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the annals of missionary work, hardly anything in the records of religious experience, more striking and beautiful than the devotion, the skill, the courage, and success of some of these Bible women, chosen from among the poorest of the poor. The descriptions of the worst haunts of London poverty are well drawn, and may stand fairly by the side of Mayhew's. They are introduced, however, merely to show the field of this charity. The argument urged throughout is, that the true way has been found in it, to bring in self-respect, thrift, comfort, independence, among the most haggard and hopeless of these children of God. The Bible opens the way to all the other forms of charity and improvement. It is never given, either gratuitously or on trust, but sold, in its cheapest or fairest form, to persons who are persuaded to save a penny a week - generally from the cost of tobacco and gintill it is paid for. Here is the first lesson of thrift and morals. In the same way, other religious books, and, by degrees, various home comforts as beds and clothing, of which they stand frightfully in need -are purchased out of the savings of the poor, and a new light dawns on their wretched estate. Of examples of humble, sincere, toilsome, self-denying piety, we do not know where we can find more or better than in this modest volume.

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THE volume of selections from Dr. Brown's "Hora Subsecivæ " forms one of the most delightful collections of miscellaneous essays and sketches which have recently fallen under our notice. It opens with the well-known and much-admired tale entitled "Rab and his Friends," than which there is scarcely a more touching and beautiful narrative in our language; and this is followed by seventeen other papers, all of them of great and various merit, and some of them of unsurpassed pathos and tenderness. Among those which will be read with most interest are the admirable letter to the Rev. Dr. Cairns on his Memoir of Dr. Brown's father, the article on Arthur Hallam, and the sketch of Dr. Chalmers. Beside these, there are notices of Vaughan's Poems, and of Dr. George Wilson, the celebrated chemist, and several little sketches, of which it is not too much to say that they are only inferior to "Rab and his Friends." One article - not by Dr. Brown, but contributed by his kinsman John Taylor Brown deserves especial notice. It is an exegetical paper on Galatians iv. 15, and is designed to show that Paul's "thorn in the flesh" was some disease of the eyes, the effect of the supernatural blindness that came on him in the way to Damascus. This supposition is not a new one, but we do not remember to have seen it anywhere else so strongly and powerfully urged; and we commend it to our clerical brethren as an ingenious, and we think satisfactory, argument in support of this hypothesis. The whole volume, however, will be read with pleasure and profit, and we doubt not that it will soon take its place among the small number of books which every reader cherishes as special favorites. A writer so genial and healthful in every page is a general benefactor, and will surely win his way to many firesides.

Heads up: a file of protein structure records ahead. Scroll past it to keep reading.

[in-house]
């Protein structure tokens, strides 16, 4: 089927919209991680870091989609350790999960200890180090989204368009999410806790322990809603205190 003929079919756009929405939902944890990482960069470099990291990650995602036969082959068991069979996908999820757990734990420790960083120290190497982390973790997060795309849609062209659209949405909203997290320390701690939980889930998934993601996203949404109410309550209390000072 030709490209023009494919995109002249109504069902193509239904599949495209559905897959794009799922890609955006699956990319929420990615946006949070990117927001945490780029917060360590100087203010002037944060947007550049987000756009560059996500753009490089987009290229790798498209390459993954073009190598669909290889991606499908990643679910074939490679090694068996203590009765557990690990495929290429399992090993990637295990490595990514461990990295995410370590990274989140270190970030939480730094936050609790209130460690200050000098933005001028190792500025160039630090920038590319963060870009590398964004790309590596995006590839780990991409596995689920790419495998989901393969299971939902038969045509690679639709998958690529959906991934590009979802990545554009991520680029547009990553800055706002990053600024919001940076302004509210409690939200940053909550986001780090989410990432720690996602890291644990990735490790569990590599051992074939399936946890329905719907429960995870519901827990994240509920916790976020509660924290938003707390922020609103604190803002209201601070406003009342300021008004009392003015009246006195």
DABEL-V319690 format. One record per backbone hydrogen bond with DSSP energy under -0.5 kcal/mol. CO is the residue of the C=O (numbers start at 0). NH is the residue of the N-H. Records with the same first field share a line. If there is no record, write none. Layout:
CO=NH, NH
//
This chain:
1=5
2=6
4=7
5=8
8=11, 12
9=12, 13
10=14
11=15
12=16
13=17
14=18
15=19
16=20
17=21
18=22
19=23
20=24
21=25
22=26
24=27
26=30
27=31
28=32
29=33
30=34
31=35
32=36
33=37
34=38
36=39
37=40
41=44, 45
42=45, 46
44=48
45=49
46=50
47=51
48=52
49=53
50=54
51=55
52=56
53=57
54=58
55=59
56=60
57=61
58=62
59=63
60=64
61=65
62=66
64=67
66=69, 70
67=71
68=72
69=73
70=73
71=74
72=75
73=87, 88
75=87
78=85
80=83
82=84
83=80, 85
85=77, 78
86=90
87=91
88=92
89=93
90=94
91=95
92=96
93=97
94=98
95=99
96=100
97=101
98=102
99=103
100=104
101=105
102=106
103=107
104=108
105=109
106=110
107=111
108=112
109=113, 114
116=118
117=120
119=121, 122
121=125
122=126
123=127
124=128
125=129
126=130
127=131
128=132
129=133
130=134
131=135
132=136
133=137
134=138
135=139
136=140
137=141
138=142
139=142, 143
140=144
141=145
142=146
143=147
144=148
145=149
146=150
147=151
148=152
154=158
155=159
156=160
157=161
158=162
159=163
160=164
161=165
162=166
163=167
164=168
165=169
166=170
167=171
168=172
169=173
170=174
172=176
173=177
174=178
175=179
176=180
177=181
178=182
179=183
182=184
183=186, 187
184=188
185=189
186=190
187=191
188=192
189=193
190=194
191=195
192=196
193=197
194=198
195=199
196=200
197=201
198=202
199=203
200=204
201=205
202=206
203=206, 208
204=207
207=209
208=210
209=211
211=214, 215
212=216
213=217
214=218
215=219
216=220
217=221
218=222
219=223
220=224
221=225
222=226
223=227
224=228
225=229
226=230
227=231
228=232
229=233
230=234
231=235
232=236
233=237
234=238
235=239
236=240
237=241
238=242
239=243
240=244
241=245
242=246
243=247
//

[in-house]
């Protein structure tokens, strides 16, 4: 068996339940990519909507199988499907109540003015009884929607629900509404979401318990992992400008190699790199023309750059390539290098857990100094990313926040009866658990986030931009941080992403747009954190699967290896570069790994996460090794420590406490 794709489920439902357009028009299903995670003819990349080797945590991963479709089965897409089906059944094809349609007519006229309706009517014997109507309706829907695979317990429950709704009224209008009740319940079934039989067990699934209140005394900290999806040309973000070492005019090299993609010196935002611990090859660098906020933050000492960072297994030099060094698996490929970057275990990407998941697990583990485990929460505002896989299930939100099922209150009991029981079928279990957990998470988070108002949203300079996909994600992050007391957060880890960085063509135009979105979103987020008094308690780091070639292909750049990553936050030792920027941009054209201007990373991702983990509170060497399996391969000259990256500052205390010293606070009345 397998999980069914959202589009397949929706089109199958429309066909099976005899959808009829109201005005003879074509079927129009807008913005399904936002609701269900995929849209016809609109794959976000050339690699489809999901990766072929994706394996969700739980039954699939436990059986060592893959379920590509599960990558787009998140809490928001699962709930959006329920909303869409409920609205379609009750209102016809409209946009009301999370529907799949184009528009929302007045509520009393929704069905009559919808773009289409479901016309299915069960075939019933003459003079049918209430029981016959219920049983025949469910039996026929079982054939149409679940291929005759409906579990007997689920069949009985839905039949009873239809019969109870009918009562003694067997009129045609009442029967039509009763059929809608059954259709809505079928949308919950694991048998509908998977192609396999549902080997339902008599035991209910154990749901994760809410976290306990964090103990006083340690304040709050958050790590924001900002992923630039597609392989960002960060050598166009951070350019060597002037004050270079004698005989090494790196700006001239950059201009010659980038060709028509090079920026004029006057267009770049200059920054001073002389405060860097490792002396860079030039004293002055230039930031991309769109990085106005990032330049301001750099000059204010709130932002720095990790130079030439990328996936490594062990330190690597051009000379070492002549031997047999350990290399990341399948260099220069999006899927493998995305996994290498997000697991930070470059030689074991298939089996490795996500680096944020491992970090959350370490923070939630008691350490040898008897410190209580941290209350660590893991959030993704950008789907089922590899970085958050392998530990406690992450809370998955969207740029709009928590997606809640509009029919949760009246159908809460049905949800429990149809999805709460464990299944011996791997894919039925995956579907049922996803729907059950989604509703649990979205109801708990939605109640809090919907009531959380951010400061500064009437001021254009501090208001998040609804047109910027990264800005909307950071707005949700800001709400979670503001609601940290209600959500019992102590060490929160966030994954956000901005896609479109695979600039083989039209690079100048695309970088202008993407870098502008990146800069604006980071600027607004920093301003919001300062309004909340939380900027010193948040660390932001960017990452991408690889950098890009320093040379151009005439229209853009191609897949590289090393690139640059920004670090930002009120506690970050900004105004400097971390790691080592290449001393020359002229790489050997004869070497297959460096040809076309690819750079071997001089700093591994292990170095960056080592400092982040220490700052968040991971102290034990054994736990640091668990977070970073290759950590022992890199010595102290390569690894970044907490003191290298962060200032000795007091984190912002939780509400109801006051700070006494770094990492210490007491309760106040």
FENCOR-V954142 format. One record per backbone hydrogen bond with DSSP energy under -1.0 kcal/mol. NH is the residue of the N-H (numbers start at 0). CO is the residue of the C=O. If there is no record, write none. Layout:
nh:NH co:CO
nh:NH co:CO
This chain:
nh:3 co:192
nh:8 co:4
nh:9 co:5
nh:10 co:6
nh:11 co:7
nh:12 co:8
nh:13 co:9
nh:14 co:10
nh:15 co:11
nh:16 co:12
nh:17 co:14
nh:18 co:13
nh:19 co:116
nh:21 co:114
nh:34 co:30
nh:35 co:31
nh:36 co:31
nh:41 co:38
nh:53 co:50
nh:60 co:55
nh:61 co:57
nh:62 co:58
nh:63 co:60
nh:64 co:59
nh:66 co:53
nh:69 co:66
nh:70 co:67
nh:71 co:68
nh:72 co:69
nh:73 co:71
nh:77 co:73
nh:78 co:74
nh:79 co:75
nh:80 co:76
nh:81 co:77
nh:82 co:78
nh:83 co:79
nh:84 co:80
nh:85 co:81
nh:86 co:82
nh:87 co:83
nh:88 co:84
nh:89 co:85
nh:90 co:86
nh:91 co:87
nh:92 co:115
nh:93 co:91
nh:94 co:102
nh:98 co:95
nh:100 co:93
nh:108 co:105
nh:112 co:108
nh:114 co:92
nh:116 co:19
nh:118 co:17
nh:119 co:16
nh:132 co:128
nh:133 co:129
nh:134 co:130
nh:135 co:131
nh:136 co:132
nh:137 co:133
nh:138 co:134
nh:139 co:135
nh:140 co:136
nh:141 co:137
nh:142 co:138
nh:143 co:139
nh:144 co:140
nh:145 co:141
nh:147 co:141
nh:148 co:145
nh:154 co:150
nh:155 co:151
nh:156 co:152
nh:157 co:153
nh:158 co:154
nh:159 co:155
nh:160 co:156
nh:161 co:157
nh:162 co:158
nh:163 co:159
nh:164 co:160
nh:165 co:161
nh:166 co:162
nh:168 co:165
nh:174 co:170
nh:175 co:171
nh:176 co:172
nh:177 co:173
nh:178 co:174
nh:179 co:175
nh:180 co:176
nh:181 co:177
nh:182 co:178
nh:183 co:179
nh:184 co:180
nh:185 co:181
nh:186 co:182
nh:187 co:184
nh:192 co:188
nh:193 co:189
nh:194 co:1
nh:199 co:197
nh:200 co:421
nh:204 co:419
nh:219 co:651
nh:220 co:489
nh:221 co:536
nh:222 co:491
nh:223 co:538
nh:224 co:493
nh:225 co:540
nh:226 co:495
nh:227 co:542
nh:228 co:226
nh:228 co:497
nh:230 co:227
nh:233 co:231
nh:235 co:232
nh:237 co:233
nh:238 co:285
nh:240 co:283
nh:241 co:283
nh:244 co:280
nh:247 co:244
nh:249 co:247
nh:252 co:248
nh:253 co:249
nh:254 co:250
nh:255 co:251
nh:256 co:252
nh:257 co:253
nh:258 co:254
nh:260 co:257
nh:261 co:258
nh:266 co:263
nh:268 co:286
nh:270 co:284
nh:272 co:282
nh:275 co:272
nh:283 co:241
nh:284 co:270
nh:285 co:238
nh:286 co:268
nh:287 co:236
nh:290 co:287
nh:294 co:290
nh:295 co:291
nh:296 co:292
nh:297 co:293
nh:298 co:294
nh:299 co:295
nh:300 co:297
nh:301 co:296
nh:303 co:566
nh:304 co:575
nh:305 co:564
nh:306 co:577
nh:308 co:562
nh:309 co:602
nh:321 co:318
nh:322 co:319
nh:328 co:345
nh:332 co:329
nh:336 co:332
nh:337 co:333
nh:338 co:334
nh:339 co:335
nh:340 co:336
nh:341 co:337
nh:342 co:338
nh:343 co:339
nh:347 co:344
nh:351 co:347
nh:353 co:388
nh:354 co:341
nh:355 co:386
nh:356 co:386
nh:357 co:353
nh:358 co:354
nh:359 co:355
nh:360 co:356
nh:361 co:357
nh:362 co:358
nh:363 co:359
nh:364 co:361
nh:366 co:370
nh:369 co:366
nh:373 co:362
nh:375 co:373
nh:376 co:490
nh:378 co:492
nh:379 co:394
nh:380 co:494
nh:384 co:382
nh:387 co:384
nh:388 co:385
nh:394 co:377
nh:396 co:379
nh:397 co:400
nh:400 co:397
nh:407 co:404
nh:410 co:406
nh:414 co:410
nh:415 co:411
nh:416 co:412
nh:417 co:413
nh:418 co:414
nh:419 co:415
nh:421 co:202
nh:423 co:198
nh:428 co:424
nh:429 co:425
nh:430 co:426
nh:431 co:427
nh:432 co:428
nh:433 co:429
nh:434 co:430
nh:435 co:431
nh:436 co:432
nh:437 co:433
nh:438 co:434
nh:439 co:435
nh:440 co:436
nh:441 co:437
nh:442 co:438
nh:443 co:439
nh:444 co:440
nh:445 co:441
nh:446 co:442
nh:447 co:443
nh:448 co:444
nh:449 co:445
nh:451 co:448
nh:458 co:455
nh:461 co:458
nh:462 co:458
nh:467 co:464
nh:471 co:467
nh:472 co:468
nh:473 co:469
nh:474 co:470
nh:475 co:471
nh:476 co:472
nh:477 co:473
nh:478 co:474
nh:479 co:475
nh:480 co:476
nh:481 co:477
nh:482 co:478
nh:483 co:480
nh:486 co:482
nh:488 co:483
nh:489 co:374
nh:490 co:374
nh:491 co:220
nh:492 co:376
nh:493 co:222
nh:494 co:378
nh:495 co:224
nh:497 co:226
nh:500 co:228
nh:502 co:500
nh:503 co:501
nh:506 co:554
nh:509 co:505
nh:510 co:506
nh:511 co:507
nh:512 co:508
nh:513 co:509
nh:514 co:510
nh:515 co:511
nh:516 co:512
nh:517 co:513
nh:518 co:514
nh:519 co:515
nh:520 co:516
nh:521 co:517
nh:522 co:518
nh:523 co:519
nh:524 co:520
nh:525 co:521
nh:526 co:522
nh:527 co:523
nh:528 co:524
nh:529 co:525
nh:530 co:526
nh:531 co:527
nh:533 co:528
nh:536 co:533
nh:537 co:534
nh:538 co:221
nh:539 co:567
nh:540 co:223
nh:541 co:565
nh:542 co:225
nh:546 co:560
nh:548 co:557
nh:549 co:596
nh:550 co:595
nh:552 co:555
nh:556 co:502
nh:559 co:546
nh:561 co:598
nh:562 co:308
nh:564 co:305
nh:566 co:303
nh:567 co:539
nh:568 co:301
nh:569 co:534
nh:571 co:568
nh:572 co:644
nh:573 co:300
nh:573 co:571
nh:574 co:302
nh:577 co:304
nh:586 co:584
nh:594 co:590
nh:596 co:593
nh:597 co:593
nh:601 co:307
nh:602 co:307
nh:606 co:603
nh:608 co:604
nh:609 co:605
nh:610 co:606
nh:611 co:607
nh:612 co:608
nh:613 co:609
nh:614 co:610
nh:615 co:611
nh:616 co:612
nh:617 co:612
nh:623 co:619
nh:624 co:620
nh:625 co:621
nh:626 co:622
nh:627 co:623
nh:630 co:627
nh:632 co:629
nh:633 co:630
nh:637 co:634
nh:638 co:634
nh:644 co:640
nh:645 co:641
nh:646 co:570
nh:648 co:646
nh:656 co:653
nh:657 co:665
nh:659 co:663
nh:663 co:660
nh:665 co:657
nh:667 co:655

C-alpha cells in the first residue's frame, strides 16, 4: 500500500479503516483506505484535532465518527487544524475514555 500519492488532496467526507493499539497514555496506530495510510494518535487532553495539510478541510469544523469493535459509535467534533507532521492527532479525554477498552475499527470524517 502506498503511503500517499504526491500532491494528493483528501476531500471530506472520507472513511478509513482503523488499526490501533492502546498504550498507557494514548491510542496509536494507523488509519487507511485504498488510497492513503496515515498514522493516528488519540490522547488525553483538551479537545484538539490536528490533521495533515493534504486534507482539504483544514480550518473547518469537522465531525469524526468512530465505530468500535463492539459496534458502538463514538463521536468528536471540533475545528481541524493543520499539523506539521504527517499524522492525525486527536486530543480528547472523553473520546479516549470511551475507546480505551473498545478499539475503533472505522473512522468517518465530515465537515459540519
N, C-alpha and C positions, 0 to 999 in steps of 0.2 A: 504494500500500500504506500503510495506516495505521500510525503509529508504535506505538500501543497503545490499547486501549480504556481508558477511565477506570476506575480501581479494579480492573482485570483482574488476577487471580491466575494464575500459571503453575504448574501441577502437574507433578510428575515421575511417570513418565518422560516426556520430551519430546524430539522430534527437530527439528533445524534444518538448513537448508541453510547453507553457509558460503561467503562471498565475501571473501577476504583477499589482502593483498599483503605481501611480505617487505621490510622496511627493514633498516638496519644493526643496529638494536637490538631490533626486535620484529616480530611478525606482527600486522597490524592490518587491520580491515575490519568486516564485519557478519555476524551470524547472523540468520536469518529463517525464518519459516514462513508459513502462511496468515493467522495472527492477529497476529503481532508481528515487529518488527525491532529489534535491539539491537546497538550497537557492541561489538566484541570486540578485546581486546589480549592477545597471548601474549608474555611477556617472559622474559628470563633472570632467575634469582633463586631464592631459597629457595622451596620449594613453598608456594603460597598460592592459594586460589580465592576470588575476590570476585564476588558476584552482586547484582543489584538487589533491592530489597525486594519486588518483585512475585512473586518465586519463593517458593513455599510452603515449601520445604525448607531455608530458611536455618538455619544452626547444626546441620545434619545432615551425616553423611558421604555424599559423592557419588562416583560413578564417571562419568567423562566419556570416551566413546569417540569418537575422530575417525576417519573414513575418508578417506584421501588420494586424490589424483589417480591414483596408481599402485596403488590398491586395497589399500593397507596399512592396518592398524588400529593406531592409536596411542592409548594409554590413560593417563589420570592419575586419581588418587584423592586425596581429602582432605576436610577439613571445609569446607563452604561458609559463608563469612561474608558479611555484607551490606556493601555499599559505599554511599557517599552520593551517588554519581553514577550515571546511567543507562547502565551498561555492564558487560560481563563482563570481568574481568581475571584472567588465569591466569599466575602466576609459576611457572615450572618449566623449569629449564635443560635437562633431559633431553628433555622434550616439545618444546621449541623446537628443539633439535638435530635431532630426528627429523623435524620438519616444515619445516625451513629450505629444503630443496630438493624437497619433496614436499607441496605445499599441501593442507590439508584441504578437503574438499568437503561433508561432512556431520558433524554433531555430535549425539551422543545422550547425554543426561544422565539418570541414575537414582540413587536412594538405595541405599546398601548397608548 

* Spare Hours. By JOHN BROWN, M. D. Boston: Ticknor and Fields.

THE new edition of Tennyson's "In Memoriam "* is by far the most elegant book which has been published in this country during the past year, and is one of the best specimens of American book-making that we have ever seen. Its exquisite beauty is alike creditable to the taste of the printers and the liberality of the publishers. Its value, moreover, is much enhanced by the insertion of a brief and very graceful memoir of Arthur Hallam, for which we presume that we are indebted to the pen of Mr. Fields.